Brussels is with you again – the heads of diplomacy of France and Germany, Jean-Yves Le Drian and Heiko Maas pompously announced, asking Belgrade and Pristina to return to dialogue immediately. The corona virus epidemic is over, the consolidation of European institutions is over, and the time is right to continue negotiations. It can be said that this is great news from the two most influential European diplomats, which instills confidence that things regarding Kosovo are returning to the good, old ways of negotiating. But only at first glance. Because, everything would be true if the world had stood still for the past year, and with it the unresolved Kosovo issue, waiting for the Europeans to announce the end of that break. What is the problem with the latest, joint “message” of Berlin and Paris addressed to Belgrade and Pristina?
The main problem in the German-French call for the continuation of the dialogue is its delay, more precisely its inconsistency with the new reality, which followed after Brussels isolated itself from this process, at least a year ago. Exactly one year ago, in April, France and Germany tried to breathe air into the already dead dialogue between Belgrade and Pristina, organizing a summit of Balkan leaders with Angela Merkel and Emanuel Macron. Even this “heavy artillery” failed to reactivate the process, for the simple reason that it was not realistic at all – Europeans immediately entered the elections for the EU Parliament, the institutions in Brussels took months to constitute, and on top of all that, neither the two most powerful European politicians then, nor later, succeeded (wanted) in forcing the government in Pristina to abolish 100% taxes on goods from Serbia.
Even today, a year later, when Ministers Maas and Le Drian try to give the impression that they have hit the table with their fists, we do not notice a change in the somewhat autistic European position in relation to the Kosovo issue, especially when it comes to famous taxes on goods from Serbia. They welcome Pristina’s decision to suspend these taxes, but in the same sentence they expect Serbia to “provide its contribution”!? It is in this European search for a balance of responsibility between Pristina and Belgrade, a standstill, why not the failure of the previous dialogue, its weakest and even tragic point is found.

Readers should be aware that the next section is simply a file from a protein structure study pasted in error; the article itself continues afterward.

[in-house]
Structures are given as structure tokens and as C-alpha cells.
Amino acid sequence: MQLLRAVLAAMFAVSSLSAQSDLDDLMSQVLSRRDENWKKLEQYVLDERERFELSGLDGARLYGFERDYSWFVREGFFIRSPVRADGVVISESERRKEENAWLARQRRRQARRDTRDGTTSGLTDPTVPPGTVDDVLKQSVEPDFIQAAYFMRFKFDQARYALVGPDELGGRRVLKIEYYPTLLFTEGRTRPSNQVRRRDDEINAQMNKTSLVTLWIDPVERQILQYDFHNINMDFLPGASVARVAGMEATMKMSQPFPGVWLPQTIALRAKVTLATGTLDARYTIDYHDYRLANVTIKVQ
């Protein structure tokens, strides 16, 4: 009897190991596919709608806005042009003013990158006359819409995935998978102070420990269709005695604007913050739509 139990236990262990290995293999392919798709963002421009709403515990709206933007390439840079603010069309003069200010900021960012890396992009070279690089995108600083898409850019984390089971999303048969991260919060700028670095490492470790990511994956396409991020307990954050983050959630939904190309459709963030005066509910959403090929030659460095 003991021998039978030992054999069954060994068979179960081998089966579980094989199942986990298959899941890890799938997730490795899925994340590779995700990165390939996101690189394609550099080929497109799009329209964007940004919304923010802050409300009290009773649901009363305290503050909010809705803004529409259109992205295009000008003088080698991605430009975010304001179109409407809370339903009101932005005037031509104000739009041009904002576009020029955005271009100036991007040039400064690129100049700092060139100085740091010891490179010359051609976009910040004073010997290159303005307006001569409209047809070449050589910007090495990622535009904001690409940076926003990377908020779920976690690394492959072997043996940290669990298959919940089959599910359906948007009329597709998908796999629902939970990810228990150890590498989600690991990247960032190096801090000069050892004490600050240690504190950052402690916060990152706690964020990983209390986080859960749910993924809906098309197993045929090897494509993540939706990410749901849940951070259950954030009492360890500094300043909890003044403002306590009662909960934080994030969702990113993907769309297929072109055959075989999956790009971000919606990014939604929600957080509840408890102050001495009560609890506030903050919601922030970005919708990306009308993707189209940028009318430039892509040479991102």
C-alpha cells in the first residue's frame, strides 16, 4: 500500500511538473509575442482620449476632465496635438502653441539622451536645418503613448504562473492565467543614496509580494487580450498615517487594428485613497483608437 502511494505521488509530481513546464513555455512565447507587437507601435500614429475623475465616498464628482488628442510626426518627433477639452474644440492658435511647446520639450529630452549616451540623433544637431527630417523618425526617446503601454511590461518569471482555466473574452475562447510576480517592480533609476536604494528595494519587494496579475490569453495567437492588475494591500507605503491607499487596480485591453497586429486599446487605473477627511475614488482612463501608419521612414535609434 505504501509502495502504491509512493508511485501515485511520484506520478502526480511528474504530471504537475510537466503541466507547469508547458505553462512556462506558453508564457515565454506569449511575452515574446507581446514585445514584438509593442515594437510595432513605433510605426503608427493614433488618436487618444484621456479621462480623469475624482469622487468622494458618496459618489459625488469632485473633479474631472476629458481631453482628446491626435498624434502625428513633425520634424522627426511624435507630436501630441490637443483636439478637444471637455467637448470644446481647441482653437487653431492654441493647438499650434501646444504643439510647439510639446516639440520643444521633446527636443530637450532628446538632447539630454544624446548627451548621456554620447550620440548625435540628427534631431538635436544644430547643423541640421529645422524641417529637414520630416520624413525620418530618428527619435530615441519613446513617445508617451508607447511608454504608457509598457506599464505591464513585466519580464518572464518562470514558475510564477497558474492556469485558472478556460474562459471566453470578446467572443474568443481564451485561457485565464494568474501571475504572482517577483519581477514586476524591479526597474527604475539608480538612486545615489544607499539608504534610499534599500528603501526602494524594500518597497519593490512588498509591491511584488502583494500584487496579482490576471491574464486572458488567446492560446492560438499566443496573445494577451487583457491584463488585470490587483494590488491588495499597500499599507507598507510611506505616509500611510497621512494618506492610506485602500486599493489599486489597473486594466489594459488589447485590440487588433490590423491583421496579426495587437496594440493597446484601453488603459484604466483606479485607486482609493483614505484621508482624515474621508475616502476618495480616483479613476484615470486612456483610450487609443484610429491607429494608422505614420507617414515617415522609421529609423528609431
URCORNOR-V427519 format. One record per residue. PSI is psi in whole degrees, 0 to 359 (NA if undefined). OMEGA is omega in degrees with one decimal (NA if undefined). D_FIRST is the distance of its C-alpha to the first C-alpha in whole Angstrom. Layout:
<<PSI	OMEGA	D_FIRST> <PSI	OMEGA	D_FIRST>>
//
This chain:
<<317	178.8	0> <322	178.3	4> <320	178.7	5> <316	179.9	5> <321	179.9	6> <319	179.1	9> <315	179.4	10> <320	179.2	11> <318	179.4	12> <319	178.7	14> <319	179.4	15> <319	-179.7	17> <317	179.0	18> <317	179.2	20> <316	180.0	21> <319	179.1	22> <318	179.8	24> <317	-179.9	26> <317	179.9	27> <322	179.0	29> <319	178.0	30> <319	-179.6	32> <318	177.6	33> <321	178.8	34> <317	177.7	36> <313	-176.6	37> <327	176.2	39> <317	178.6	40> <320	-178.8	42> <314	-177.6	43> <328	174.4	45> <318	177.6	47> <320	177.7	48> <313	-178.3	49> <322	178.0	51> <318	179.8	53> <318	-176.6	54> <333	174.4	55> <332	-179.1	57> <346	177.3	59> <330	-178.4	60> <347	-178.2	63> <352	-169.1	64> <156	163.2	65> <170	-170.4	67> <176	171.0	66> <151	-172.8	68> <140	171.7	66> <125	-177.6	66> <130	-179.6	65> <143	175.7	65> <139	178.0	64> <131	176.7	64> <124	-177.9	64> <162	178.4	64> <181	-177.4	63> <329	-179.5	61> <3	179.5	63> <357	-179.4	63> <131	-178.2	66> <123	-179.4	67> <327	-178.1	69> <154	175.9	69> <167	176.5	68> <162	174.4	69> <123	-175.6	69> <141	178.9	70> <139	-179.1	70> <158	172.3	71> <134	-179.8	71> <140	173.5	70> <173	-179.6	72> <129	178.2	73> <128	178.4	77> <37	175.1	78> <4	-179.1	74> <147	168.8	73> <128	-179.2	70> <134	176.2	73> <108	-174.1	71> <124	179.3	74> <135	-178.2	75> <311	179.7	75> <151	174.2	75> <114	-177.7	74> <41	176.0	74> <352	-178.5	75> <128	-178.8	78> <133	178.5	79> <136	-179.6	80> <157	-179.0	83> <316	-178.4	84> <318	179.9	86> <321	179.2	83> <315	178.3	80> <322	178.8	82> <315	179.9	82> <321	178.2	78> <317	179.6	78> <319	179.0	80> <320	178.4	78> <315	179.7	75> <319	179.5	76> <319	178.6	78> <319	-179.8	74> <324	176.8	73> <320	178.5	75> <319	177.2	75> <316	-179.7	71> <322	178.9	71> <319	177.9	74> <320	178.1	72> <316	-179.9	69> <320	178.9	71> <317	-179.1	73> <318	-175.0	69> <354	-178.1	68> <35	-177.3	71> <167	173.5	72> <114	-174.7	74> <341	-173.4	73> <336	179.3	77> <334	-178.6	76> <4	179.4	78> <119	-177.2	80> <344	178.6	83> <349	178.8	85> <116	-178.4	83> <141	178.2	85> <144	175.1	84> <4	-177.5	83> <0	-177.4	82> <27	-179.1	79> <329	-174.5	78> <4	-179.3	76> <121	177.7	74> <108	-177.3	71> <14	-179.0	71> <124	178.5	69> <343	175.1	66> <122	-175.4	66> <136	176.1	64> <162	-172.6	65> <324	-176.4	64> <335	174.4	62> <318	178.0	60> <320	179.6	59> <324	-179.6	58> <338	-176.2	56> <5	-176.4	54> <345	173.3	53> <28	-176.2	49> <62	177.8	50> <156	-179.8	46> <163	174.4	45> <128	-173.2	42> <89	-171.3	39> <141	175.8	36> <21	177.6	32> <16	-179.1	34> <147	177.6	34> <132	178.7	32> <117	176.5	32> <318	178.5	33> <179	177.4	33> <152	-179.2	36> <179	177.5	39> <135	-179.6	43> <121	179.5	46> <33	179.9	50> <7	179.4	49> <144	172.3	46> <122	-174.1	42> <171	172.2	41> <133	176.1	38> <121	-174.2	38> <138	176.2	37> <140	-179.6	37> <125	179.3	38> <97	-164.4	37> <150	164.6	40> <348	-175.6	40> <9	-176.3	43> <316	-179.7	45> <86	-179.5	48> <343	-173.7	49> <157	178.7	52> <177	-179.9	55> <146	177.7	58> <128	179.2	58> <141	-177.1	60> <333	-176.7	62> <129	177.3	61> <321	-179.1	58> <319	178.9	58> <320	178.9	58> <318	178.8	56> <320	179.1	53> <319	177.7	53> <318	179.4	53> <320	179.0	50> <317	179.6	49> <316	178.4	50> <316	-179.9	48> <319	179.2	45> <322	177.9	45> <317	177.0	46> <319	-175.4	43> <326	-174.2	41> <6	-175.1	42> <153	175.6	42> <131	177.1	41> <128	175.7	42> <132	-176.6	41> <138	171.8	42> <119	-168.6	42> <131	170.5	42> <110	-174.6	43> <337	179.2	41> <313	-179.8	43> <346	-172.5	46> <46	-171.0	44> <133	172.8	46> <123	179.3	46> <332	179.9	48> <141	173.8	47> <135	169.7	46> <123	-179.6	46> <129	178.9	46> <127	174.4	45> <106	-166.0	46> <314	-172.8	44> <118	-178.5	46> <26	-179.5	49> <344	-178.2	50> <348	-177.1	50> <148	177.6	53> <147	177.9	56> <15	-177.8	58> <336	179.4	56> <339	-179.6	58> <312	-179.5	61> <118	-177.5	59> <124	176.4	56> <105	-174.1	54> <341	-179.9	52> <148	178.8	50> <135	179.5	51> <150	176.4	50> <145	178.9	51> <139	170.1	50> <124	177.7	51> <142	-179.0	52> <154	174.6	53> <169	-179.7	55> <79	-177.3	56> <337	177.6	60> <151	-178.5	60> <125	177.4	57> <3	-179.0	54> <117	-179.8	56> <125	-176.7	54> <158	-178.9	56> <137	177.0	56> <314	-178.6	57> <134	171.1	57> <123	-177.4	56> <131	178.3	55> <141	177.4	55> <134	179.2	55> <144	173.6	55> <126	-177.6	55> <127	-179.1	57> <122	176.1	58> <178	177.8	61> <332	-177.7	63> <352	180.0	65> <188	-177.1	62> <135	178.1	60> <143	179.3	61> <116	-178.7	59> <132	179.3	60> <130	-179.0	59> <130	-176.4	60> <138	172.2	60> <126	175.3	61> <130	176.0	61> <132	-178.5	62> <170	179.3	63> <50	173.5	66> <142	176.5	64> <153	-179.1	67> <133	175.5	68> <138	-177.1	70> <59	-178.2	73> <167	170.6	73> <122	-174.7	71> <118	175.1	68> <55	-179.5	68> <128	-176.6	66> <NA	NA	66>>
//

Although it declaratively demanded that Pristina abolish taxes, the EU, and especially France and Germany, essentially encouraged Pristina, first Haradinaj, and then Kurti, not to abolish this unheard-of measure, in order to maintain the means of pressure on Belgrade. They continue to do that even today, with the attitude that Belgrade should make some concession, because Pristina, for God’s sake, abolished taxes. This hypocritical game of the EU, and above all Germany, has never impressed Vučić and official Belgrade, so it is not realistic for that to happen now. On the contrary, with this position, the EU is again declaring itself as an unreliable mediator in the dialogue, someone who would rather keep silent about the rage of a spoiled child in class, and ask a calm and disciplined student to keep quiet, rather than reprimanding and expelling the spoiled one.
The French and German ministers are quite right when they say – it is high time to restart the dialogue. But how can we take them seriously when they link such a strong position to the fact that Miroslav Lajčak has taken over the duty of the EU envoy for the dialogue between Belgrade and Pristina? Should we conclude that the dialogue was dead because the EU has not had a special envoy so far? Does anyone in Belgrade, in Pristina, in Europe really believe that things will now go fast towards the desired goal just because Lajčak stepped on the stage?!
It is a bit comical when European ministers emphatically use “strong” vocabulary, addressing the audience through the Belgrade and Pristina press. Europeans are not convincing when they say words like “we are looking for momentarily”, “it is high time”, “there are no shortcuts and quick solutions”… This style is typical of someone else, because that someone else, when using strong words, then you are sure they will be followed by strong action.